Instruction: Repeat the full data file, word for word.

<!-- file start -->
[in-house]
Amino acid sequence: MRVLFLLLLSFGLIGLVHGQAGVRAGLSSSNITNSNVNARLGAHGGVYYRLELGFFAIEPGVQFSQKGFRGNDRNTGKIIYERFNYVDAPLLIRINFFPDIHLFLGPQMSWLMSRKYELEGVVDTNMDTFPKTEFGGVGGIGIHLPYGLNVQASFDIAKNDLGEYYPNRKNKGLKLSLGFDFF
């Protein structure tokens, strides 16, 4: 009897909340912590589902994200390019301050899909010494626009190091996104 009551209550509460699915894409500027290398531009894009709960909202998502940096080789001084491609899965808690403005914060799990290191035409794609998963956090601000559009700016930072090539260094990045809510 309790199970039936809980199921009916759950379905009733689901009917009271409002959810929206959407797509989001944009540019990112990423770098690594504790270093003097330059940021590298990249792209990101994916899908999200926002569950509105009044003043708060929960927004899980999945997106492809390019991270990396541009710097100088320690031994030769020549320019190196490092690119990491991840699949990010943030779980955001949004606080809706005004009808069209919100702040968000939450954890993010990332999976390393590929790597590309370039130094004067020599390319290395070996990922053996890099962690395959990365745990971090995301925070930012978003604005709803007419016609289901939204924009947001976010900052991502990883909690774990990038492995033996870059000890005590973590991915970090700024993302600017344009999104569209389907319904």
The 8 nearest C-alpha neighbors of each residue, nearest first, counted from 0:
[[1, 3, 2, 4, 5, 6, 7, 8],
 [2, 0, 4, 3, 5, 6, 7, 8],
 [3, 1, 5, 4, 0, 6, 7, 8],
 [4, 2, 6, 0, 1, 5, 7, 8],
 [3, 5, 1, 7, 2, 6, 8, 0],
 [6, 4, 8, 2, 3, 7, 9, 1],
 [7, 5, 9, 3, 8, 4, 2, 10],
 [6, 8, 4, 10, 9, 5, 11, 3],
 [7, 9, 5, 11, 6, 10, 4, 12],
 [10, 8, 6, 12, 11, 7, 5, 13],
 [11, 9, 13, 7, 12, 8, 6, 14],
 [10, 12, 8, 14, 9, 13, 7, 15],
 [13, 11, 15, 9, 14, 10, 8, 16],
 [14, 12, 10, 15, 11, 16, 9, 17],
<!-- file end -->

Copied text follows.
[in-house]
Amino acid sequence: MRVLFLLLLSFGLIGLVHGQAGVRAGLSSSNITNSNVNARLGAHGGVYYRLELGFFAIEPGVQFSQKGFRGNDRNTGKIIYERFNYVDAPLLIRINFFPDIHLFLGPQMSWLMSRKYELEGVVDTNMDTFPKTEFGGVGGIGIHLPYGLNVQASFDIAKNDLGEYYPNRKNKGLKLSLGFDFF
């Protein structure tokens, strides 16, 4: 009897909340912590589902994200390019301050899909010494626009190091996104 009551209550509460699915894409500027290398531009894009709960909202998502940096080789001084491609899965808690403005914060799990290191035409794609998963956090601000559009700016930072090539260094990045809510 309790199970039936809980199921009916759950379905009733689901009917009271409002959810929206959407797509989001944009540019990112990423770098690594504790270093003097330059940021590298990249792209990101994916899908999200926002569950509105009044003043708060929960927004899980999945997106492809390019991270990396541009710097100088320690031994030769020549320019190196490092690119990491991840699949990010943030779980955001949004606080809706005004009808069209919100702040968000939450954890993010990332999976390393590929790597590309370039130094004067020599390319290395070996990922053996890099962690395959990365745990971090995301925070930012978003604005709803007419016609289901939204924009947001976010900052991502990883909690774990990038492995033996870059000890005590973590991915970090700024993302600017344009999104569209389907319904």
The 8 nearest C-alpha neighbors of each residue, nearest first, counted from 0:
[[1, 3, 2, 4, 5, 6, 7, 8],
 [2, 0, 4, 3, 5, 6, 7, 8],
 [3, 1, 5, 4, 0, 6, 7, 8],
 [4, 2, 6, 0, 1, 5, 7, 8],
 [3, 5, 1, 7, 2, 6, 8, 0],
 [6, 4, 8, 2, 3, 7, 9, 1],
 [7, 5, 9, 3, 8, 4, 2, 10],
 [6, 8, 4, 10, 9, 5, 11, 3],
 [7, 9, 5, 11, 6, 10, 4, 12],
 [10, 8, 6, 12, 11, 7, 5, 13],
 [11, 9, 13, 7, 12, 8, 6, 14],
 [10, 12, 8, 14, 9, 13, 7, 15],
 [13, 11, 15, 9, 14, 10, 8, 16],
 [14, 12, 10, 15, 11, 16, 9, 17],